I finally get round to catching up with the glories of Nothing Like a Dame – Atkins, Dench, Plowright, Smith, nothin’ acts like these dames
“There’s this new girl…”
Peter Bradshaw wittily deemed Nothing Like a Dame ” an Avengers: Infinity War of theatrical anecdotery” and as the likes of Peggy, Sir John, and Larry are casually namedropped, you can’t help but disagree. But when the people around the table are Eileen Atkins, Judi Dench, Joan Plowright and Maggie Smith, it’s a wonder they’re not dropping more! Continue reading “TV Review: Nothing Like a Dame”
Not even Judi Dench can save this irresponsible look at the British colonial legacy, Victoria and Abdul nevertheless takes two Oscar nominations into the ceremony.
“It is imperative that the royal colon receives a little roughage”
AKA The Other V&A. You can see the rationale behind Victoria and Abdul, allowing Dame Judi Dench to reprise her much-loved role from Mrs Brown with another 20 years under her belt. And directed by Stephen Frears from a screenplay by Lee Hall, hopes were reasonably high.
What results though, is a film that indulges in an irresponsible kind of historical revisionism, a refusal to engage with and interrogate the reality of British colonial rule. Hall’s version of Victoria is allowed to be coyly ignorant of the looting of Indian treasure, a champion of diversity too in an improbable twist. Continue reading “Oscar Week Film Review: Victoria and Abdul”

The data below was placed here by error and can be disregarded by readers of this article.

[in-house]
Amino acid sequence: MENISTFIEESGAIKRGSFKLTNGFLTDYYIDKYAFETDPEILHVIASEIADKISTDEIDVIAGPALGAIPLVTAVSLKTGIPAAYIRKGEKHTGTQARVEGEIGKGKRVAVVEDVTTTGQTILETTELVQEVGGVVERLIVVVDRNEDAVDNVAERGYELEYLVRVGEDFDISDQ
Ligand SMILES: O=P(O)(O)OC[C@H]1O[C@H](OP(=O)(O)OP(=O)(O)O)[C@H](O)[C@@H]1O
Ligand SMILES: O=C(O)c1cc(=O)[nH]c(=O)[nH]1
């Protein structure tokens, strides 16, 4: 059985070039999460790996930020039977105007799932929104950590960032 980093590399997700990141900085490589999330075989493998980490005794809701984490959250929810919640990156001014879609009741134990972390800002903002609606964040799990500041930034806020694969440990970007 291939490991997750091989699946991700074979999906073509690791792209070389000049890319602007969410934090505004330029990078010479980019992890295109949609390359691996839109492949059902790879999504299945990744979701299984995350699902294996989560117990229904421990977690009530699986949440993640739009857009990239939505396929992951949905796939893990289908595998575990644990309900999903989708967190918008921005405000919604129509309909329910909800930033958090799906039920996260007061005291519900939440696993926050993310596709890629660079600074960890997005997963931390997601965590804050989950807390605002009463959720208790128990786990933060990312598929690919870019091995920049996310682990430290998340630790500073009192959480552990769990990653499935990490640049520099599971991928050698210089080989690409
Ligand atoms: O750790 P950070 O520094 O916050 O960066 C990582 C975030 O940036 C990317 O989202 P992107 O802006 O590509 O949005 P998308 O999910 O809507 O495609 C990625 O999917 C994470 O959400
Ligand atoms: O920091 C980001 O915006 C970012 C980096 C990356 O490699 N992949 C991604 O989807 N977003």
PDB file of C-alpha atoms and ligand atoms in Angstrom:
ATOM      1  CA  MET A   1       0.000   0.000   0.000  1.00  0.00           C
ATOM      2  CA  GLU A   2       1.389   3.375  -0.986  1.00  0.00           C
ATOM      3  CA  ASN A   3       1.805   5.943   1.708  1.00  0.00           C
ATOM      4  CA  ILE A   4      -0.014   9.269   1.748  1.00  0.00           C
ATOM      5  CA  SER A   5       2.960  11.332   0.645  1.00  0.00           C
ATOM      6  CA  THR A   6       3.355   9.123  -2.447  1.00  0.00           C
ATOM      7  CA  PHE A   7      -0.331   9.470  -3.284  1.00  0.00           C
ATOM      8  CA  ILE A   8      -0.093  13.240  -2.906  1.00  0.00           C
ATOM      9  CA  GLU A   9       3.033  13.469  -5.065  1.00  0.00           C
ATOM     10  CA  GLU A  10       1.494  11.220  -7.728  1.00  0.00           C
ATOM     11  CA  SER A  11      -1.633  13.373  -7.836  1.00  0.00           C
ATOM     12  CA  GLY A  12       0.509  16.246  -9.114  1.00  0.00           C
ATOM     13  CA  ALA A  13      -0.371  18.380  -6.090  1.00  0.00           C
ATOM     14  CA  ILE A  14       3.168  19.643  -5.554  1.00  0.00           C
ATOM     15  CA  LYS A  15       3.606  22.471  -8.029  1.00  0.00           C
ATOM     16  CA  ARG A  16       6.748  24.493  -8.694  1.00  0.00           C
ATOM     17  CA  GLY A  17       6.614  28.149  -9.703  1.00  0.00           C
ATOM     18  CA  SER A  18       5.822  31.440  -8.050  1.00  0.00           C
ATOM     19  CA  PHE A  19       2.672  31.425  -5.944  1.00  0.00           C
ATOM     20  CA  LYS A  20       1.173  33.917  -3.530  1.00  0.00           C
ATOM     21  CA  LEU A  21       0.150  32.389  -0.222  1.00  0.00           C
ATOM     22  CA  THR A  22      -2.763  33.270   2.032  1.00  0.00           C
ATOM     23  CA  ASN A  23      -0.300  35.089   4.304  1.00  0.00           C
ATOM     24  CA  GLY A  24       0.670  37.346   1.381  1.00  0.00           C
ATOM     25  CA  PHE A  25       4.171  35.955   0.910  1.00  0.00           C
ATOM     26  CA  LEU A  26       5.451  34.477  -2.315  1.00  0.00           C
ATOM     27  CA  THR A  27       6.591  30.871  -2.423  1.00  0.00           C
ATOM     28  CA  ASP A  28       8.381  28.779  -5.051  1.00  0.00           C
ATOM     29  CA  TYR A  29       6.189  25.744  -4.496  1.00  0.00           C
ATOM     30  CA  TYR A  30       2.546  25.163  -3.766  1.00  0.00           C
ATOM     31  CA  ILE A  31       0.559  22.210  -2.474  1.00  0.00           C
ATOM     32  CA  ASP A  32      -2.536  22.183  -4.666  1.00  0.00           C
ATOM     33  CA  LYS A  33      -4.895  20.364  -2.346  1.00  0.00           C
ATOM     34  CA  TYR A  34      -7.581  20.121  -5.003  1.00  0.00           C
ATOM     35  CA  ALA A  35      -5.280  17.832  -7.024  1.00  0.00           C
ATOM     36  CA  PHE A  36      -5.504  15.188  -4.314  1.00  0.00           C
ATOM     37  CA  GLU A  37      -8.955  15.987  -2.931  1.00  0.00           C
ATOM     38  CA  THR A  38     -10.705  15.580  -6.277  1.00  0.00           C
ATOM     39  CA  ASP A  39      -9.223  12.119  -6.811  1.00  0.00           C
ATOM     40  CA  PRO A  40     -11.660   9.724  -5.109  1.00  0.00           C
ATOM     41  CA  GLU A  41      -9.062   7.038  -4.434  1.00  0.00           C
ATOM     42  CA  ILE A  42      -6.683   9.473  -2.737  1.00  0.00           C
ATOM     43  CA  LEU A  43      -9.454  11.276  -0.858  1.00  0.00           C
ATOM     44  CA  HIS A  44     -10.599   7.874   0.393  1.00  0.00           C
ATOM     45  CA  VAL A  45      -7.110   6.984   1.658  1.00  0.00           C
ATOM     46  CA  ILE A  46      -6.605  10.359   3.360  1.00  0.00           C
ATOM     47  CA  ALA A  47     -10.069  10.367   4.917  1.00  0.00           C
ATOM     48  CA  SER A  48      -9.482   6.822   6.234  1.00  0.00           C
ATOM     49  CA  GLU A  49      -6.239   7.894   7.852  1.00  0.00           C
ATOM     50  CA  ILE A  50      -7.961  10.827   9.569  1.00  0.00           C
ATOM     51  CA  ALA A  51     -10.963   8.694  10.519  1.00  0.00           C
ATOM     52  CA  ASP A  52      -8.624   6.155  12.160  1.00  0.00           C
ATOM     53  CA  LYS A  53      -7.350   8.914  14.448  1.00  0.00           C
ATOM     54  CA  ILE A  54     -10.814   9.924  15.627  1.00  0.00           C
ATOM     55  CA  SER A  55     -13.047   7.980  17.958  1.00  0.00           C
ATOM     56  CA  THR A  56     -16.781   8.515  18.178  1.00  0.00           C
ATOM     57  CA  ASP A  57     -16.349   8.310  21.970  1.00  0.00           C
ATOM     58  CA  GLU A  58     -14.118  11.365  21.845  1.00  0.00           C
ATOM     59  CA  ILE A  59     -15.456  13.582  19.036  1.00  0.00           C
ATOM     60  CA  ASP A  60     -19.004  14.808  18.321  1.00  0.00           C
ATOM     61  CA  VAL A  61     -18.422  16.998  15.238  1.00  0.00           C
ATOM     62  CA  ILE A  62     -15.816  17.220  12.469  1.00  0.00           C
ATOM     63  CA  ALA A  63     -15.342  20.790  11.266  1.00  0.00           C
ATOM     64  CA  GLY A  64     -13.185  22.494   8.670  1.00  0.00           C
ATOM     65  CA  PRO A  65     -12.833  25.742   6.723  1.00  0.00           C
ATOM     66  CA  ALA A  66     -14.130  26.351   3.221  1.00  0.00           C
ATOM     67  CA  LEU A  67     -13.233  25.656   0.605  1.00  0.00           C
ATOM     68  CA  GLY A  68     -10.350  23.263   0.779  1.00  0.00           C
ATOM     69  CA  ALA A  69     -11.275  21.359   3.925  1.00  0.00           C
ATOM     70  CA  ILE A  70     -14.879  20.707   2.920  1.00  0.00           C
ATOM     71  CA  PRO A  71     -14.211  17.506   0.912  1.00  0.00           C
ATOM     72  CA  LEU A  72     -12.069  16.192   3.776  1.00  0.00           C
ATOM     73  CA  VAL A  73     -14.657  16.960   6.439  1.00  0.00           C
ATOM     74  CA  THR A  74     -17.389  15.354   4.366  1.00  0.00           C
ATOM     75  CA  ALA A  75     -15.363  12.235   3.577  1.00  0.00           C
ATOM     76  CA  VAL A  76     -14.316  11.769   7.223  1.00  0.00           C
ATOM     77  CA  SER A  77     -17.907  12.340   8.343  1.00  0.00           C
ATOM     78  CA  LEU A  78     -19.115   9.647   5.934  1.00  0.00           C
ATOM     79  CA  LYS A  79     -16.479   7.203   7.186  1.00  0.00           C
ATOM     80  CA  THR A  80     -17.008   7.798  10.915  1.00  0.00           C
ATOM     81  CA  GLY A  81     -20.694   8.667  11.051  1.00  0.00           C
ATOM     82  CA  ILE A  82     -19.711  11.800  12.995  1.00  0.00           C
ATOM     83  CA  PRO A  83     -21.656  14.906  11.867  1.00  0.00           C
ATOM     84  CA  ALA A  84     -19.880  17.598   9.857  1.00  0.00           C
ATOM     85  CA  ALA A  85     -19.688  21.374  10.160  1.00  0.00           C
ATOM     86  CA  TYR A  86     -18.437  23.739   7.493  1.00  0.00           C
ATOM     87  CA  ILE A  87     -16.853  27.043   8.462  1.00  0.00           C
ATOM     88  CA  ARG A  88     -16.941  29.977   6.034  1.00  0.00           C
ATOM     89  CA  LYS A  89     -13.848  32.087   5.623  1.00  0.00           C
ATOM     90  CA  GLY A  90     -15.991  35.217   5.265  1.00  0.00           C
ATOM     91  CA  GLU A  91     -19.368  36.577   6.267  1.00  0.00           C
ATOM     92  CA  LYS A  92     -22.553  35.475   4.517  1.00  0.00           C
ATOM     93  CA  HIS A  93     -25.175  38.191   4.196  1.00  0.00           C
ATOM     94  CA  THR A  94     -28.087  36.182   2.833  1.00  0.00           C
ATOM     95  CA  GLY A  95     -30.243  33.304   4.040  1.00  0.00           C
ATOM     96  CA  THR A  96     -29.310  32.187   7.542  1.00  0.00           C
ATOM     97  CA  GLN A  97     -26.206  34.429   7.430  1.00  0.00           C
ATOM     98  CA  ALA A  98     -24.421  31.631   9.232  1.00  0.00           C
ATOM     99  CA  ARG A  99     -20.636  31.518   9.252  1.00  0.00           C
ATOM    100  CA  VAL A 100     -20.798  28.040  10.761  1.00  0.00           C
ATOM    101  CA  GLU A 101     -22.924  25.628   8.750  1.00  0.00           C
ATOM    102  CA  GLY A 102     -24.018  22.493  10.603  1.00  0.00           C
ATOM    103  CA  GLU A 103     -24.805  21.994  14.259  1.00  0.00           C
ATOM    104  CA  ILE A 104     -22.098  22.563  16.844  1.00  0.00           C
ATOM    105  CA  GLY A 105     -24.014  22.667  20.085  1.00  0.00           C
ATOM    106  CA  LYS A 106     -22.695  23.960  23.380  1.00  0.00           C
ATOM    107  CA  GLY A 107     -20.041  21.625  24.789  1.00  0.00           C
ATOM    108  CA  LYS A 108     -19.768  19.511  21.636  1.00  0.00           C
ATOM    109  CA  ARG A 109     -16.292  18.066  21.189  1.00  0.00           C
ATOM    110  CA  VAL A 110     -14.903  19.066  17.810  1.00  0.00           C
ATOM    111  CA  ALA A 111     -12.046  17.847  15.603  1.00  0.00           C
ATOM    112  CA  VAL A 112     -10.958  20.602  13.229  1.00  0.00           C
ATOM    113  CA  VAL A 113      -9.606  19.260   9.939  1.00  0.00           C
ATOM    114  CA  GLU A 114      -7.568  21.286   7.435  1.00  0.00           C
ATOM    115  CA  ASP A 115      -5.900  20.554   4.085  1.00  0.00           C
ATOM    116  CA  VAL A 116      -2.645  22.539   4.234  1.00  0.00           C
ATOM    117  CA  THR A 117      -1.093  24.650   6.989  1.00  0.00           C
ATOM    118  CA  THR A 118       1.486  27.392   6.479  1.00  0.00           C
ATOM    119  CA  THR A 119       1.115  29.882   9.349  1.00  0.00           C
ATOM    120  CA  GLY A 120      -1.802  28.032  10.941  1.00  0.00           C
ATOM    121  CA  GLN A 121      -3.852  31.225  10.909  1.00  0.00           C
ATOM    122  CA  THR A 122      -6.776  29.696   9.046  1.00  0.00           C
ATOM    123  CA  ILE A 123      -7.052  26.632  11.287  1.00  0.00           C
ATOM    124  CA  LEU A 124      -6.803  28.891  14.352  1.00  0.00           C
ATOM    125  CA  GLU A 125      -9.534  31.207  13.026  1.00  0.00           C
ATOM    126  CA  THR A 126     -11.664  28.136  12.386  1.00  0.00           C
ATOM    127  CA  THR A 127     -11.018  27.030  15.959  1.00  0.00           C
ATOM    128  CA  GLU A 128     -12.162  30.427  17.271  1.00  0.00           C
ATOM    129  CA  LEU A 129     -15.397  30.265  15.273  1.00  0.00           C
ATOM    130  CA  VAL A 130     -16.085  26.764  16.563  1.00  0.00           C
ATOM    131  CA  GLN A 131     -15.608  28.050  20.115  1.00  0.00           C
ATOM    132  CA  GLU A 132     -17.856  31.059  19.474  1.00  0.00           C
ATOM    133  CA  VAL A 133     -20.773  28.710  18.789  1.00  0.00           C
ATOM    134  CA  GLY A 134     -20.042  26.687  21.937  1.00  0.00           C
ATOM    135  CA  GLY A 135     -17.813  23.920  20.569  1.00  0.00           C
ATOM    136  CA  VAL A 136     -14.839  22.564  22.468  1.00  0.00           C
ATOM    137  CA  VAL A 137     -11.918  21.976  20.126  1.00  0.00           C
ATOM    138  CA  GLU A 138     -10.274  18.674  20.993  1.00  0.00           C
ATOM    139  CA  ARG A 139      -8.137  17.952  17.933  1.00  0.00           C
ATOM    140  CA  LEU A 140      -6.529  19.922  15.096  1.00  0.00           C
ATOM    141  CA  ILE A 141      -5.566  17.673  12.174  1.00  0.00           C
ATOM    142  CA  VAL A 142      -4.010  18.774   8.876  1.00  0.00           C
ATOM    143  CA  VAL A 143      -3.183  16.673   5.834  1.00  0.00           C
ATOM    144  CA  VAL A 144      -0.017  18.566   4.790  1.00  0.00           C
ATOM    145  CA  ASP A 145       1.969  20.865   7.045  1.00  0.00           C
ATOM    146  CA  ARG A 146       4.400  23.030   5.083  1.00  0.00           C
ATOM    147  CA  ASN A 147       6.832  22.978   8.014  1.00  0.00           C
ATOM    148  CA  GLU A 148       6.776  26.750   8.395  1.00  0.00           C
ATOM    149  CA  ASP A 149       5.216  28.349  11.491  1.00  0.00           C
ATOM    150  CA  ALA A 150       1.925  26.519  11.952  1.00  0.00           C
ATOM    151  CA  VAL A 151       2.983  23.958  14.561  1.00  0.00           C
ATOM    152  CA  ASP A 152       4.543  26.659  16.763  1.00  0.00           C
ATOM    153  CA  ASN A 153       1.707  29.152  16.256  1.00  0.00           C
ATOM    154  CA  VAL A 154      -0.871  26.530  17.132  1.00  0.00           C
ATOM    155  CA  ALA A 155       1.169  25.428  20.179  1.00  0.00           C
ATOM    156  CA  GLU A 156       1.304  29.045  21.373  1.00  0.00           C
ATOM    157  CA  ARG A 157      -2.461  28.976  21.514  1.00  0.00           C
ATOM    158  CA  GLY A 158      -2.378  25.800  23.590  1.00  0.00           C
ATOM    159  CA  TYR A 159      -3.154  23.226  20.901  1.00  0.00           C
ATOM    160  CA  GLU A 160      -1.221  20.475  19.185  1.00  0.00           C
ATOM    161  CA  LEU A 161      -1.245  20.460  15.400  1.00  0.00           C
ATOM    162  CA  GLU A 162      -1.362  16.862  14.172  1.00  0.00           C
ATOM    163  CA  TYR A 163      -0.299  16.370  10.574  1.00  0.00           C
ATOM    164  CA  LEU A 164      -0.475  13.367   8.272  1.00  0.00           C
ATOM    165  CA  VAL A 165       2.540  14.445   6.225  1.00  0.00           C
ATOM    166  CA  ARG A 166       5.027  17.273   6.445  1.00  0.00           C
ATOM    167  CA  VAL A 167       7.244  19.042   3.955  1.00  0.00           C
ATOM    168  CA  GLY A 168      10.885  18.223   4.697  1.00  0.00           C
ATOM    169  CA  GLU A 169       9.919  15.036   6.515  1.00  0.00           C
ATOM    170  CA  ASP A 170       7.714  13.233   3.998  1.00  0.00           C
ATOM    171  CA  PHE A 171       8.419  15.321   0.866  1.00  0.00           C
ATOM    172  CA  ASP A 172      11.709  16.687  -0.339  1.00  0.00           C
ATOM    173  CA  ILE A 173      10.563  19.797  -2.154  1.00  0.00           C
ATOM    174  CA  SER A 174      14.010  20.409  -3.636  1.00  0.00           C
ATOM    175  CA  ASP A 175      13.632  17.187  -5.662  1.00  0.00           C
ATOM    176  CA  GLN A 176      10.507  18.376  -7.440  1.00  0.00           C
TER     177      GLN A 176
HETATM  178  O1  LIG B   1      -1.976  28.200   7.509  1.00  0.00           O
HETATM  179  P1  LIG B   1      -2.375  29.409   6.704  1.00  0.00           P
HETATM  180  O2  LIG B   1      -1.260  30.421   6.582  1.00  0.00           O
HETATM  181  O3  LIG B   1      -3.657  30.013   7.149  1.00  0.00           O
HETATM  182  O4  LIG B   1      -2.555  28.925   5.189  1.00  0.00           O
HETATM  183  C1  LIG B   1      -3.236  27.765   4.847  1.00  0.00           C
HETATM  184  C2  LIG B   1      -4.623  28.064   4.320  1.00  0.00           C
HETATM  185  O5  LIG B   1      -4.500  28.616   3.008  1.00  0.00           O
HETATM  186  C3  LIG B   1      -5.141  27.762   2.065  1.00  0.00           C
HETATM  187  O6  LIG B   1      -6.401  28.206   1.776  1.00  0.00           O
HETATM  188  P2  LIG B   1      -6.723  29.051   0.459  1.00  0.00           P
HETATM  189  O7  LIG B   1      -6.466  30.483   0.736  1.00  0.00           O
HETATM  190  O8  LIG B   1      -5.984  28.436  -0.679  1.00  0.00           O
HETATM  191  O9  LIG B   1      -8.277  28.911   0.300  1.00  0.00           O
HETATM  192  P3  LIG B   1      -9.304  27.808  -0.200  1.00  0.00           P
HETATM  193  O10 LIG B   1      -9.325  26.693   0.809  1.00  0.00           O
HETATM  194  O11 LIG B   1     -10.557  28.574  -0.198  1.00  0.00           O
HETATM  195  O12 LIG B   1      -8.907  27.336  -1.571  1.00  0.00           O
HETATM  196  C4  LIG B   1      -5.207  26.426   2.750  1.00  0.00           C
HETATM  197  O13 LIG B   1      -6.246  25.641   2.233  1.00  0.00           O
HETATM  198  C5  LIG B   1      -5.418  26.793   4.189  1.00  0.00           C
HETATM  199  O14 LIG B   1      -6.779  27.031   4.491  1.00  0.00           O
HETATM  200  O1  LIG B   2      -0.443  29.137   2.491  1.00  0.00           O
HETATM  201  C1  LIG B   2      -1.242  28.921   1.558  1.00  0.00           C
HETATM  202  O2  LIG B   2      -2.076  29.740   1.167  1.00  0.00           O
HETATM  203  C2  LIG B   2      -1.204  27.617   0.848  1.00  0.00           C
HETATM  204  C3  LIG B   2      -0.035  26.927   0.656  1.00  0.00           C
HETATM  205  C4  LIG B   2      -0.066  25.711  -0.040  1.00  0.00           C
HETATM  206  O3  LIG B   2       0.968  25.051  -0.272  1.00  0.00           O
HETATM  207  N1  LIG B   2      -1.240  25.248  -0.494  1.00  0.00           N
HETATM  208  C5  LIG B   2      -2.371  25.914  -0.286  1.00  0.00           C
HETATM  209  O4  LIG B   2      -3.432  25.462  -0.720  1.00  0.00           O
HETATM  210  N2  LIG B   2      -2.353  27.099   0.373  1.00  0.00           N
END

How do you mark a significant birthday? My parents are currently (jointly) turning 140 and are celebrating the occasion with a six month program of events, peaking with an all-day party happening very soon. But if you’re the Old Vic and you’re turning 200, you open your contacts and see who is free.
Turns out a fair few people are, and so their list currently includes Nikki Amuka-Bird, Sheila Atim, John Boyega, Cate Blanchett, Bertie Carvel, Kim Cattrall, Lily Cole, Alan Cumming, Judi Dench, Michelle Dockery, Rupert Everett, Martin Freeman, Tamsin Greig, David Harewood, Derek Jacobi, Toby Jones, Cush Jumbo, Ben Kingsley, Pearl Mackie, Helen McCrory, Ian McKellen, Bill Nighy, Anika Noni Rose, Maxine Peake, Mark Rylance, Andrew Scott, Tom Stoppard, Stanley Tucci and Julie Walters.
Continue reading “News: Old Vic bicentenary ambassadors announced”
“I know your moustache…”
What to do when you want your new film to be a new version of one of Agatha Christie’s most famous whodunnits? Well if you’re Kenneth Branagh, you call in some of your mates to play the main characters, friends like Dame Judi Dench, Johnny Depp, Michelle Pfeiffer, Olivia Colman, Penélope Cruz, Daisy Ridley, Leslie Odom Jr., Josh Gad, and Willem Dafoe. Plus you can also get some real talent to fill the minor roles – blink and you might miss the likes of Paapa Essiedu, Miranda Raison, Hadley Fraser, Adam Garcia, even Sergei Polunin.